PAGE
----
"I have to get the right attitude," joked Dr. Kaarle Hämeri as he took off all his clothes except for a bathing suit he had on underneath at the start of his speech, "The culture and science in sauna" at Paasitorni on Friday. Dr. Hämeri went on to talk about the many uses the sauna has and the things people do in them: some people have been born in sauna, bodies of the dead have been washed in sauna, and it's been used to dry food. There are 3 million saunas in the world, and that 80% of them are in Finland. The eager students learned about air temperature, humidity, skin temperature, and how much a bather perspires in the sauna.

"Mister Sauna Man", as Dr. Hämeri called himself, talked about löyly, explaining that the steam in a sauna is not water droplets as many people believe it to be. Instead it is water vapor and it will not burn you like most people think it will. To justify his theory he challenged physicists to test it and told the rest of the audience to "just take my word for it.''

According to Dr. Hämeri the risks of sauna are easy to avoid with common sense, "I think you'd die if you stay a long time. So I'd say 15 minutes, 30 minutes, an hour, is the longest time to stay in there safely. There's no competition in sauna, you're just supposed to have a good time and if you're dying, you're not enjoying yourself."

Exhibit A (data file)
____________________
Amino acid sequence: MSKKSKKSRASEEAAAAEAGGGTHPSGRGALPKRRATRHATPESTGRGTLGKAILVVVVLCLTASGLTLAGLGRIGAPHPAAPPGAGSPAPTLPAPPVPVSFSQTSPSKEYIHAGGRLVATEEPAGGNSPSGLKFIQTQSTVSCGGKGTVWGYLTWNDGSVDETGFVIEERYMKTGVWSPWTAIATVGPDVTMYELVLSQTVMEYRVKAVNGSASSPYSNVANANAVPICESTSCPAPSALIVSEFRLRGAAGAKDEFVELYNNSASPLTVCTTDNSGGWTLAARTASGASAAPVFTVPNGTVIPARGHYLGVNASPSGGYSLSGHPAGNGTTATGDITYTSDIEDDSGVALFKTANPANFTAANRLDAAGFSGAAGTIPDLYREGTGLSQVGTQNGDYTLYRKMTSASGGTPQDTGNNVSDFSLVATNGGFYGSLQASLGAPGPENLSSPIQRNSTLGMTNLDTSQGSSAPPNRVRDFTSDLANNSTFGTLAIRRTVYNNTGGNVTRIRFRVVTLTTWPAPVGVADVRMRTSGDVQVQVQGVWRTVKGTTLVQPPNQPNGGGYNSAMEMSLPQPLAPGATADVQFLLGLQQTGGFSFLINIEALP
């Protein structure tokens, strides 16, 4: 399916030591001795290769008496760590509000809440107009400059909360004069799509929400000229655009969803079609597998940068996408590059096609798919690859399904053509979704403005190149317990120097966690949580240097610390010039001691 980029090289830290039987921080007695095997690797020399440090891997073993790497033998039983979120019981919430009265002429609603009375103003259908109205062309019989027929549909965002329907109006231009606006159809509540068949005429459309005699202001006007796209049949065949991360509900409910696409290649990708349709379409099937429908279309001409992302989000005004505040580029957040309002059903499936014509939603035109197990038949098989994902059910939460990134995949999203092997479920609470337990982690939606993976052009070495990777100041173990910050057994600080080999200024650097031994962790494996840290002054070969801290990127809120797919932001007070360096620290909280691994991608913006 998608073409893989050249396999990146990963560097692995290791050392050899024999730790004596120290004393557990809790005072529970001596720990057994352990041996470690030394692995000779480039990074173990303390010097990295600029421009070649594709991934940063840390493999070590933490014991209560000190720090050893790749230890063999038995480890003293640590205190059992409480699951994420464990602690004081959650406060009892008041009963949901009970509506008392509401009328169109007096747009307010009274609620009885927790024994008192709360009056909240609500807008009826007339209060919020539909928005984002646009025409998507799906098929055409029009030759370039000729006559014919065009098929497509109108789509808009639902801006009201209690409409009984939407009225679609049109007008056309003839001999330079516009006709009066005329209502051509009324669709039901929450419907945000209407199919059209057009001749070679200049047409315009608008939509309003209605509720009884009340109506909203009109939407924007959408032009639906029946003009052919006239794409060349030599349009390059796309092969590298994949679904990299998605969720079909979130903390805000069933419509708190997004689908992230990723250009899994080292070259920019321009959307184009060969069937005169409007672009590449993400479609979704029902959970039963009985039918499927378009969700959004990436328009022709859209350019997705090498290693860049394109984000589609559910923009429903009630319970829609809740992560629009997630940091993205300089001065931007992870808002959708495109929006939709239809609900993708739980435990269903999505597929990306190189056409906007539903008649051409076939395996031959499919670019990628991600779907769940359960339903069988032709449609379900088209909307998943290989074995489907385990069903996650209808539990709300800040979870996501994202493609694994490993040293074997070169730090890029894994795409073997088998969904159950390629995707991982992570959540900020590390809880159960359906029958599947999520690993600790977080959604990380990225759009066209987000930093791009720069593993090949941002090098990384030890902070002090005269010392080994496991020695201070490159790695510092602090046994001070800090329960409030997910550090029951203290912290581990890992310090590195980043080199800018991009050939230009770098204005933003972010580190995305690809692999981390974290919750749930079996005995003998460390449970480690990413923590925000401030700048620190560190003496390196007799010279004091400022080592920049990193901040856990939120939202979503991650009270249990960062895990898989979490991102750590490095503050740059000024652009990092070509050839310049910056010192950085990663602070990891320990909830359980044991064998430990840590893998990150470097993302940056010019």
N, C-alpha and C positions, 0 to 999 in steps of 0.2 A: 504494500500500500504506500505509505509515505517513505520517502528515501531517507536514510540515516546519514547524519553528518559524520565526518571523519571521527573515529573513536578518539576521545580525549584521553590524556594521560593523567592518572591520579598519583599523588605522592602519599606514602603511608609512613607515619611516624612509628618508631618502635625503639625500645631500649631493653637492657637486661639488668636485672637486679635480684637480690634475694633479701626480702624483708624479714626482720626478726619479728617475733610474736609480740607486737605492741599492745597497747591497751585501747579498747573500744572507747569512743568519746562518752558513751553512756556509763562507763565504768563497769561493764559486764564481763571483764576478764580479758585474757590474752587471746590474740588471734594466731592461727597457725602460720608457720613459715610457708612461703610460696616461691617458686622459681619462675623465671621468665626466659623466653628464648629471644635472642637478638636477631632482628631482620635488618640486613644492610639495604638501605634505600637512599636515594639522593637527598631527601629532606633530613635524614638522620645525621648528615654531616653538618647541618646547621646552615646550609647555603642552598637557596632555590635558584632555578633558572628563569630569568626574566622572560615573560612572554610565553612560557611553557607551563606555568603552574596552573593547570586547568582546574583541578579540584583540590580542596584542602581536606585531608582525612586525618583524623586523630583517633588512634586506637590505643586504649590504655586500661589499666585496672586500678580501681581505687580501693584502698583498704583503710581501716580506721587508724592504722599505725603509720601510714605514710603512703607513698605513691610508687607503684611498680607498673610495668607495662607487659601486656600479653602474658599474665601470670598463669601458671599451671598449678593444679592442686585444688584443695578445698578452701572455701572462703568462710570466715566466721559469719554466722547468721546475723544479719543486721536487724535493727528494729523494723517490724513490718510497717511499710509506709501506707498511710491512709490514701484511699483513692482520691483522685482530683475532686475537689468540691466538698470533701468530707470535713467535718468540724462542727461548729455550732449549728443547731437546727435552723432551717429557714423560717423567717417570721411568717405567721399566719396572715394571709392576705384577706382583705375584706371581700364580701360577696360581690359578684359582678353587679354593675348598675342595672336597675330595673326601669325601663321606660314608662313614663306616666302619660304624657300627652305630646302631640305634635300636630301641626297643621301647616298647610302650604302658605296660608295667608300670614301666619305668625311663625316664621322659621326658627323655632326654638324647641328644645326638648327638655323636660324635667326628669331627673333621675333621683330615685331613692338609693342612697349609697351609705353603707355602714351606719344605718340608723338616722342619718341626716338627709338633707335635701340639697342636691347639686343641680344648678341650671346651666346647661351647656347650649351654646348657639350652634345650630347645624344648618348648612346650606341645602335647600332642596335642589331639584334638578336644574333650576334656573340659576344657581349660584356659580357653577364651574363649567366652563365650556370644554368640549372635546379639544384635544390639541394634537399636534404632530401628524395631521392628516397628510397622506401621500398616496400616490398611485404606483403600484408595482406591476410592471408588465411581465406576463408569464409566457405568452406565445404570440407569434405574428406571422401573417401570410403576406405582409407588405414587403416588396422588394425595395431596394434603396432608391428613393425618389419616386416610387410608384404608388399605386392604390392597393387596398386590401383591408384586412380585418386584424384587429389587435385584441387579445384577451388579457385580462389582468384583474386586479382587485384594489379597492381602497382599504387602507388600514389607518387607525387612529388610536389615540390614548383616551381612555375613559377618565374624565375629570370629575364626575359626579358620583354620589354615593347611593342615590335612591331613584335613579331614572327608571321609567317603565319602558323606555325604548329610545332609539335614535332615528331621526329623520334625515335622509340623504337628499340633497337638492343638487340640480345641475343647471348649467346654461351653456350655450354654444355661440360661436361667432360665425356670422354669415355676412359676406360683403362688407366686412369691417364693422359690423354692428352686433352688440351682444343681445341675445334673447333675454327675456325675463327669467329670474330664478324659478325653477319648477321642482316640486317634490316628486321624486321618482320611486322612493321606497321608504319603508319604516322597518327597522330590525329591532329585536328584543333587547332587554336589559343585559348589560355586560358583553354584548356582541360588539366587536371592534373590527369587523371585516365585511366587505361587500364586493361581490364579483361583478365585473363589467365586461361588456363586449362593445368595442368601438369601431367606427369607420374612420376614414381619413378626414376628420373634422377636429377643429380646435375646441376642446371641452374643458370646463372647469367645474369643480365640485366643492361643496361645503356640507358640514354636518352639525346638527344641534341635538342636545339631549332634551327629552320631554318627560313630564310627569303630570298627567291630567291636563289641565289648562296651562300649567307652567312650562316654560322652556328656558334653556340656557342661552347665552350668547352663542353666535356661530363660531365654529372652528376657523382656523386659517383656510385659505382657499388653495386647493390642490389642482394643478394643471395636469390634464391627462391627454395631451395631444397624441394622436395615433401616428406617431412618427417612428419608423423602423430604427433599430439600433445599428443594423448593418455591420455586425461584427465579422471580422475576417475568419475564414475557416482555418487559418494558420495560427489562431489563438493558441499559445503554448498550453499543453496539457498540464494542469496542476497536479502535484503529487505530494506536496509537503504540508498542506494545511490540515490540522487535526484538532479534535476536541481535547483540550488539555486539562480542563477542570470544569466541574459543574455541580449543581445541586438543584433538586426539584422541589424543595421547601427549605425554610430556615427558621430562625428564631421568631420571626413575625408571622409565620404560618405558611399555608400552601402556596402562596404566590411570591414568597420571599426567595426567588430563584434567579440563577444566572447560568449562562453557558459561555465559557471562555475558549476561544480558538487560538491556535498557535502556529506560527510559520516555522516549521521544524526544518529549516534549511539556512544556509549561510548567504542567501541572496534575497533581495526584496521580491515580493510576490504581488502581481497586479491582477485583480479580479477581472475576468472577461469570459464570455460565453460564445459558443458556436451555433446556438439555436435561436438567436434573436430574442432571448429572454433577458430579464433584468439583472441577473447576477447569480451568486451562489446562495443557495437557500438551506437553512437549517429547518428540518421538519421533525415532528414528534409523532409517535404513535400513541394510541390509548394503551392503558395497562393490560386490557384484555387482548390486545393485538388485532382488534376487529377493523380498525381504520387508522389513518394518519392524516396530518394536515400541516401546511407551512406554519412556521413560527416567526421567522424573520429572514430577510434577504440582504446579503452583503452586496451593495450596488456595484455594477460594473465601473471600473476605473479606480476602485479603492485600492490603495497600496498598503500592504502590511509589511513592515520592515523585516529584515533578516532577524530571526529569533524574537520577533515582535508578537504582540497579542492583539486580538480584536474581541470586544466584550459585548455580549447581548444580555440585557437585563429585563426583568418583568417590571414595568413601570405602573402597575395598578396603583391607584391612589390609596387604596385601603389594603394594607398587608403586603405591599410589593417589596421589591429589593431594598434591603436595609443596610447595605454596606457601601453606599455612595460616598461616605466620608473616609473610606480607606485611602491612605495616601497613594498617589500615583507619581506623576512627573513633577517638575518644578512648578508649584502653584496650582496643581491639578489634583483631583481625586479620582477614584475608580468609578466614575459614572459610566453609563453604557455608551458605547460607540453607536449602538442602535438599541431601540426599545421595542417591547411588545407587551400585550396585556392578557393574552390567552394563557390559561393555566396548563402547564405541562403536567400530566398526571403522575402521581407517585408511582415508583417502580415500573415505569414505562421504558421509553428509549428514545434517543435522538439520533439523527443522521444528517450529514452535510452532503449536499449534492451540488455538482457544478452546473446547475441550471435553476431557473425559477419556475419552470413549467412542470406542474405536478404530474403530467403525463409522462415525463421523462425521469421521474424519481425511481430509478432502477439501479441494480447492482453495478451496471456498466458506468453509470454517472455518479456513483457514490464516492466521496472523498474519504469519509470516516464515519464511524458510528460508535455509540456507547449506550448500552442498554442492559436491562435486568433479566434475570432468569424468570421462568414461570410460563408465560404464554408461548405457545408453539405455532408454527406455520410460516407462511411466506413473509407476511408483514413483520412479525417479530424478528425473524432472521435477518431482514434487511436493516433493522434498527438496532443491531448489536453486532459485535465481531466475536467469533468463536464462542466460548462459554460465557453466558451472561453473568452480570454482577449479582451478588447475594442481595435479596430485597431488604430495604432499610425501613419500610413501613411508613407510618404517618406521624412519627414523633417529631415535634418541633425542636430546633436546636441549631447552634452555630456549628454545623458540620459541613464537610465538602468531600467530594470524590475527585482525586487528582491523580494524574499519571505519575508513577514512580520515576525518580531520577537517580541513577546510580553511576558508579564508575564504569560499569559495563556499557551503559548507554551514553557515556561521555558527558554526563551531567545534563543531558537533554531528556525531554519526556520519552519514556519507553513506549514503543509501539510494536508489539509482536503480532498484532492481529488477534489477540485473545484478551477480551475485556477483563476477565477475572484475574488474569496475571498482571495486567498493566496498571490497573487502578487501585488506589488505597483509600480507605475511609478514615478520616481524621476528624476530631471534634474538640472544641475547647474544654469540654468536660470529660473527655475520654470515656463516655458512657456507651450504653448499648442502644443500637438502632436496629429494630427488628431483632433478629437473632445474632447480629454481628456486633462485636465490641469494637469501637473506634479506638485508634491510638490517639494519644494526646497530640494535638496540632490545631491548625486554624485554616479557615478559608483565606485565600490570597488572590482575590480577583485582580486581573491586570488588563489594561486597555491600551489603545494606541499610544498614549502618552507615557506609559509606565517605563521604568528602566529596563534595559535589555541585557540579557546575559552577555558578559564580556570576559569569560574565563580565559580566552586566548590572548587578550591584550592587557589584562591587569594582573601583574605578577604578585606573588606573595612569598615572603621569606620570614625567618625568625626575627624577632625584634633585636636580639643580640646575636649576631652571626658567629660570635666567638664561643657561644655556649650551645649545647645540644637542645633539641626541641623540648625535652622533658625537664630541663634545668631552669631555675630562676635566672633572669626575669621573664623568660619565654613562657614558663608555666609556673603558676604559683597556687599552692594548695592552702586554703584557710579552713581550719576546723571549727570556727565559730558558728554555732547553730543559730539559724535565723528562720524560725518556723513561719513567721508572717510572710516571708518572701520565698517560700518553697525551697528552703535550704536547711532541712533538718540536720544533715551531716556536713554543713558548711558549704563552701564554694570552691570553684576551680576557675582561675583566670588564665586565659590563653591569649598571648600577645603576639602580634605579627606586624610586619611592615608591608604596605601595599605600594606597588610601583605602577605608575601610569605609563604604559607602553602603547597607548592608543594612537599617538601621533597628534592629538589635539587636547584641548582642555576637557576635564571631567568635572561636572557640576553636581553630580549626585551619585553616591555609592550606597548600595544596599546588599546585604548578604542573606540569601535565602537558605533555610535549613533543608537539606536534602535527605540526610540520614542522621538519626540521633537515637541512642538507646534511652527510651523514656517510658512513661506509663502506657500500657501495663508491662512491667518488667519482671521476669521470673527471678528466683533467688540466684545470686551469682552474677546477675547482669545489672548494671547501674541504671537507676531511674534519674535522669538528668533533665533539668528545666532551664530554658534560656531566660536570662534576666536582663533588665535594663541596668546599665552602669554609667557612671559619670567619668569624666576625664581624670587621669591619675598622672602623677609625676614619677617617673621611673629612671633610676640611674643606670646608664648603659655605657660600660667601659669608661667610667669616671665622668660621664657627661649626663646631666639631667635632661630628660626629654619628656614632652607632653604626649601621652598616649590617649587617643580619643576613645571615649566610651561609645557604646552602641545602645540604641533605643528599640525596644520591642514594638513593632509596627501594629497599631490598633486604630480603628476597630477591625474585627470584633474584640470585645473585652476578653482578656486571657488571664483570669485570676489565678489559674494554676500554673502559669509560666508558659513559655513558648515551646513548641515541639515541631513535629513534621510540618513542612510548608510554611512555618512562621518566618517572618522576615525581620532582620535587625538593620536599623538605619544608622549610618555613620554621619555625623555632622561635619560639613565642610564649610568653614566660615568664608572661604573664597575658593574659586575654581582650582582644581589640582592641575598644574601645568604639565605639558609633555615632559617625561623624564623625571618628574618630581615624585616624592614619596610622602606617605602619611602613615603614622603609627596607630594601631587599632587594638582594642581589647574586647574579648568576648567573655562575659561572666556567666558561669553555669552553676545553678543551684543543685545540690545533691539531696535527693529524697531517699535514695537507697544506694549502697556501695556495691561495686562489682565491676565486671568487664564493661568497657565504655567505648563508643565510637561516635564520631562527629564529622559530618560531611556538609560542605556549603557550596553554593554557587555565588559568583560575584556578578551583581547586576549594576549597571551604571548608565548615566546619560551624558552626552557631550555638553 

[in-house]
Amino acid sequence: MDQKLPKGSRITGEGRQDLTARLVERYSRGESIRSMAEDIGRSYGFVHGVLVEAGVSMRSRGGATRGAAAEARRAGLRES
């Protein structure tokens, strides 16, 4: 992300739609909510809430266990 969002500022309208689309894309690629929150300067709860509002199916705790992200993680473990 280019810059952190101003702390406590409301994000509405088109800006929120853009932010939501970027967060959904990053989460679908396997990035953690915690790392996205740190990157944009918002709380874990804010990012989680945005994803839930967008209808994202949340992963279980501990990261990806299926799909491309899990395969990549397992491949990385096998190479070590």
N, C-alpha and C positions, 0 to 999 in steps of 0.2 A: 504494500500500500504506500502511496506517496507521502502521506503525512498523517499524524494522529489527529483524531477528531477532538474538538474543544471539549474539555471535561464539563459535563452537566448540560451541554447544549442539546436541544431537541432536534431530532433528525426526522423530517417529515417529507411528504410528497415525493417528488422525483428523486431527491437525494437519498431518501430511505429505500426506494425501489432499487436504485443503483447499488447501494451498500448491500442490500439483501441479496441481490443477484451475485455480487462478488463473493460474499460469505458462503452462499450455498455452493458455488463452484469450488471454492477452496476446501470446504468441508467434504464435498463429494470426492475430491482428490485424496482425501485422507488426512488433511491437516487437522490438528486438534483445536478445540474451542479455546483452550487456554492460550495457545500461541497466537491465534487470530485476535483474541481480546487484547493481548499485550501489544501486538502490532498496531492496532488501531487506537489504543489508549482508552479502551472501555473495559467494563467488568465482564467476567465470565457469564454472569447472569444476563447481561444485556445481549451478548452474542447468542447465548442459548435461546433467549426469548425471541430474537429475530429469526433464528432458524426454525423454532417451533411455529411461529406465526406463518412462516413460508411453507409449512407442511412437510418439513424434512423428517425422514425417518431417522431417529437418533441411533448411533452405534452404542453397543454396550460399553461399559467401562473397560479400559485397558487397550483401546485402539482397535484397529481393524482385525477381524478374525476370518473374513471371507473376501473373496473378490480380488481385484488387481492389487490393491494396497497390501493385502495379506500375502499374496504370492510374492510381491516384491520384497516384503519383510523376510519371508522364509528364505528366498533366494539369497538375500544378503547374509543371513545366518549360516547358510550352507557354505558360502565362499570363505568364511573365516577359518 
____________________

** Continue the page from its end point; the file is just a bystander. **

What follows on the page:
Conference author: Marna Palmer

"Soils are amazing"

Dr. Elissa Levine has studied soil for over two decades

"When I was little my mother sat me in the soil and told me to play. I've been interested in it ever since," laughs soil scientist Dr. Elissa Levine when introducing herself to the attendees of the GLOBE conference. Levine, who has been studying soil for over two decades, has earned many degrees including her M.S and Ph.D in Agronomy from Penn State University, and her B.S. degree in Natural Resource Management from Kansas State University.